This topic got me thinking last night. My situation with computer gaming is rare, but did lead to a lot of issues in the marriage. So here’s my story:
I’ve always been a gamer. After getting married, the online gaming scene started to explode. I’d been a casual player (a few nights a week), and I was very, very good. I started into the clan scene to play with other players and get a bit more competitive. Eventually, this got me noticed by a top rated gaming clan and recruited. This substantially changed my gaming habits.
For the record, being on a "professional" team was like being on a real semi-pro sports team. Practice every night starting at 6:00pm and ending at midnight. Match nights were twice to three times a week, and you scrimmed other teams two times a night. And you were expected to play outside practice to hone individual skills (yes, like map spots, pixel aiming, and techniques). You were expected to review the match video and figure out how to improve for the next match on your own time. Then as a team, we’d adjust the strategy and practice. And I was just a bench warmer. Because of my family commitments, I had difficulty with their schedule, so I lost my spot on the lineup and was only brought in as a "specialist" on certain maps... in WoW terms, that's like being the extra healer for certain boss fights, then replaced when that fight is over.
I made sacrifices with gaming for my family. I refused to get on before 8:30 (after the kids were in bed and my chores done), and demanded Fridays and Saturdays for date nights. Due to that, I warmed the bench (I had the skill, but lacked the commitment): It also meant that I wasn't involved in the LANs, didn't get the new computers, wasn't flown to Europe and Asia for competitions, never saw any of the money winnings (over $100k per year), I wasn’t interviewed by 60minutes, I wasn’t invited to the direct-tv broadcast, and I seldom was mentioned or shown in the web cast matches. I could of been a star, but rode the bench instead so I could spend time with my wife and family. But I never got any respect from my wife at home.
My wife never grasped that she was married to a semi-pro “athlete” heavily involved in the “sport” that just happened to get discovered after we got married. To her, I was a geek, a nerd, a boy who needed to grow up, and some “other” choice names thrown at me. She never watched a match. She never met the other players. She never really understood what it was I was doing. She’d demean me in front of family and friends. Once, during a national championship league match, she even went out of her way to mess me up by covering the screen, unplugging the mouse, etc.. So, there’s several thousand viewers watching me play horribly and my teammates having to listen to us yelling and she’s got no clue; my team replaced me at the end of the round. It’s not like I got to play that much as part of the team and she wrecked it. That was a $5k match plus a new HP Blackbird she threw for me. It was severely embarrassing, but she just didn’t care. There wasn’t an ounce of respect and zero support. Worse, is even though I tried to get her to understand, she wouldn’t listen. What I was doing, she didn’t see as anything more than just playing video games... it’s like messing up a game of solitaire to her. “It’s just a game!”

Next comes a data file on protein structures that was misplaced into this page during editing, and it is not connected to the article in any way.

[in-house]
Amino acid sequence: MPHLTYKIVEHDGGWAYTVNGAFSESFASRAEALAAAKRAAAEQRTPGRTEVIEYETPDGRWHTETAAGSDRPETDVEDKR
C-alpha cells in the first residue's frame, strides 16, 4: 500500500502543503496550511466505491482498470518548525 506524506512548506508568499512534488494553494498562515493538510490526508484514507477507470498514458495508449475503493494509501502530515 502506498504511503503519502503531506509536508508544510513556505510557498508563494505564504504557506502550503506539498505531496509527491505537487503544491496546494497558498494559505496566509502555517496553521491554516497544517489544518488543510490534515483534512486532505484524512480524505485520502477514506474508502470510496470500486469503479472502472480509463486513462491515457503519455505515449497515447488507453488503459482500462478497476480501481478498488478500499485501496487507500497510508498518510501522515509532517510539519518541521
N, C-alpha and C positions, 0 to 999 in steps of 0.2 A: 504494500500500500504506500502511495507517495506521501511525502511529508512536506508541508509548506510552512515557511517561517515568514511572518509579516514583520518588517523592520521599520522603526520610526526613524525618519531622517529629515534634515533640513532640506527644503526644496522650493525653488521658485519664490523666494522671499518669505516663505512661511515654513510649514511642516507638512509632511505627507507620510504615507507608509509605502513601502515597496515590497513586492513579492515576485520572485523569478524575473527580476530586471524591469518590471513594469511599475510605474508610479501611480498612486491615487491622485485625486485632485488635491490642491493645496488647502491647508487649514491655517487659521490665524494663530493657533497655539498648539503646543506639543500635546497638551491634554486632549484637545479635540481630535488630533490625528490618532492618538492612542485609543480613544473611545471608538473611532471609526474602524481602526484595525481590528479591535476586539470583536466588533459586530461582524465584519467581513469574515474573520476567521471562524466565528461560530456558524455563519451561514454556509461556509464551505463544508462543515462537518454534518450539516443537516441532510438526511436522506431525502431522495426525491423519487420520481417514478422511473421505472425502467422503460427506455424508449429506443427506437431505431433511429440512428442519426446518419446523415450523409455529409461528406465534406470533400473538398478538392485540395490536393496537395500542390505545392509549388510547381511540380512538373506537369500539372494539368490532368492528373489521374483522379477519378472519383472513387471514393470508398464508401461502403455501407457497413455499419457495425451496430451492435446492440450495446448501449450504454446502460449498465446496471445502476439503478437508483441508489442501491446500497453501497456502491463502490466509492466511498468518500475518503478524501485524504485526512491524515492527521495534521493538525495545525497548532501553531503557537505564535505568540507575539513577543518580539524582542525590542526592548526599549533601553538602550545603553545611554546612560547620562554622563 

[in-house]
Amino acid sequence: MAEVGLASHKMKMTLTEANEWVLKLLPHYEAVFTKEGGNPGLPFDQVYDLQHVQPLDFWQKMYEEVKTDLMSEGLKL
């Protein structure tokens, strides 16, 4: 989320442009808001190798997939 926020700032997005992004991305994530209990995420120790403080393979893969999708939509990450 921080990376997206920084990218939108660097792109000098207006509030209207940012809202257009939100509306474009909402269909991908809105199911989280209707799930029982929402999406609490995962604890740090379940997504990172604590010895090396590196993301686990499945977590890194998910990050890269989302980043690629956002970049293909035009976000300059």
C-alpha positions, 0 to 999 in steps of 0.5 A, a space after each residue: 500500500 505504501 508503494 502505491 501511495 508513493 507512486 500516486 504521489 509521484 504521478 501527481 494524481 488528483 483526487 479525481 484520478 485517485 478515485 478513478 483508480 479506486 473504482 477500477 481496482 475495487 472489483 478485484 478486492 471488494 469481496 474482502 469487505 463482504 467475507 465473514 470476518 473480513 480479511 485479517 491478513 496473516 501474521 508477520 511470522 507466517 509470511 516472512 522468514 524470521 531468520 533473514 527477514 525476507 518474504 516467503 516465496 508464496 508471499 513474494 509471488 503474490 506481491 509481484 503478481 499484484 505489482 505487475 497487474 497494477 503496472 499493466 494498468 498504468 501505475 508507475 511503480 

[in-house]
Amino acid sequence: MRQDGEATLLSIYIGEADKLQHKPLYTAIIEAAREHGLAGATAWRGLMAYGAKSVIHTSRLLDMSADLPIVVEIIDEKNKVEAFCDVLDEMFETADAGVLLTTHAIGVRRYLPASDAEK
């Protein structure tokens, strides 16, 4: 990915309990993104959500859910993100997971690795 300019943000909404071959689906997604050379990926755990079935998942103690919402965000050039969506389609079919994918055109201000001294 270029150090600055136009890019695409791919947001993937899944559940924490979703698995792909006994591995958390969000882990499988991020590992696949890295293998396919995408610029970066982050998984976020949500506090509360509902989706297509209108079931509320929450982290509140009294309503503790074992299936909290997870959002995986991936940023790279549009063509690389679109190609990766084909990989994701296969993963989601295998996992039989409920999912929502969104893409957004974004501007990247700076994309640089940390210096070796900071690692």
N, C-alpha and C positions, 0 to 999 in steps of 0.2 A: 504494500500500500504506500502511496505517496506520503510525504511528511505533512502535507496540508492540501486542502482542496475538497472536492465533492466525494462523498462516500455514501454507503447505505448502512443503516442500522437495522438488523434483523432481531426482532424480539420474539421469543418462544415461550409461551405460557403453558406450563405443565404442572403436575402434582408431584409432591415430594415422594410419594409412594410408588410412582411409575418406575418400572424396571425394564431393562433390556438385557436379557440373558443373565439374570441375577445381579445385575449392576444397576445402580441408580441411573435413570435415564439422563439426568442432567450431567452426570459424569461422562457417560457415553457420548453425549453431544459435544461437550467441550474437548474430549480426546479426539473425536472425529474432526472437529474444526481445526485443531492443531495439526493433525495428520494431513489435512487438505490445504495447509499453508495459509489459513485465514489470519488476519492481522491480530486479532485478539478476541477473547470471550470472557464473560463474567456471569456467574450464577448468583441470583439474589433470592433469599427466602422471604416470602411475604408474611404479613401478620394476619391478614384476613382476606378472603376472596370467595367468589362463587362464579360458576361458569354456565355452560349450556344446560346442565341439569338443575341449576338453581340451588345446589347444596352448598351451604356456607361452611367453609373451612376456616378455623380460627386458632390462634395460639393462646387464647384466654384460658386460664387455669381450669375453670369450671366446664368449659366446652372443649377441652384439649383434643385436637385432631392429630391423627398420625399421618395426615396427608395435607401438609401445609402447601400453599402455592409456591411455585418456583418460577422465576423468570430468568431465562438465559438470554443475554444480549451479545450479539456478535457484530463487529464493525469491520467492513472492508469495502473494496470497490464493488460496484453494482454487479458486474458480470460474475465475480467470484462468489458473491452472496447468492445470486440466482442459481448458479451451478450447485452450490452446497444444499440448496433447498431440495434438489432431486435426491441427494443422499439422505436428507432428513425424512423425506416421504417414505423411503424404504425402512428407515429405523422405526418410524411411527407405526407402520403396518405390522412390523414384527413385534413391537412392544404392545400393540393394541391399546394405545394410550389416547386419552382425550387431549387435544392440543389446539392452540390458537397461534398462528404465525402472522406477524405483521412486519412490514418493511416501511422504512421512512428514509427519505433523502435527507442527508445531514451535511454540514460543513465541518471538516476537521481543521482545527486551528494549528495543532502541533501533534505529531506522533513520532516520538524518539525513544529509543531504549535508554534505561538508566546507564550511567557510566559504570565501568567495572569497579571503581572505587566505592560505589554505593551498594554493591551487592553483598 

I resent her for not showing any support, but blame myself for choosing gaming instead of just being a normal husband/father. It was hard on the marriage, particularly because she hated the concept of me doing this. It was extremely cool to be involved that deep in the competitive gaming and watching it evolve from minor online leagues to fully sponsored events where big corporate money was being invested in teams and players. I’m not sorry and still wish she would of understood and been a lot more supportive. It was an exciting time, but hardly something you could make a living off of. Even now, I’m not sure my choices would of been any different other than to try a lot harder to get her to see how this gaming evolved from just entertainment, to a real competitive event. She never, and still doesn’t recognize this as a sport. She made me feel really conflicted about it.
So here I am, one of the top players in the world, who’s well known within that gaming genre by thousands of hopeful players, who’s not even allowed to share any of this with the person I love the most. The team is earning enough that we have to form a corporation and file taxes, magazines are writing about us, we have fans, we’re wined and dined by the computer industry, yet at home I’m being made fun of. So it’s both a massive ego boost, and something I’m made to feel ashamed of.
Even though I’ve retired, she still blames that period for everything wrong with us: It is all my fault, it was an “addiction”, it was an “obsession”, I neglected her, I wasn’t supportive, I was a bad father, etc. For me, It’s something I was proud of, I treasure it more than I do my car racing trophies (another hobby I had to quit), I still try and keep in contact with the guys I played with, I treasure the memories, but there’s still a part of me that’s torn and ashamed of this time. So how am I supposed to view this period of my life? Is it a personal treasure most never experience, or is it something I should hide in the closet and be embarrassed about?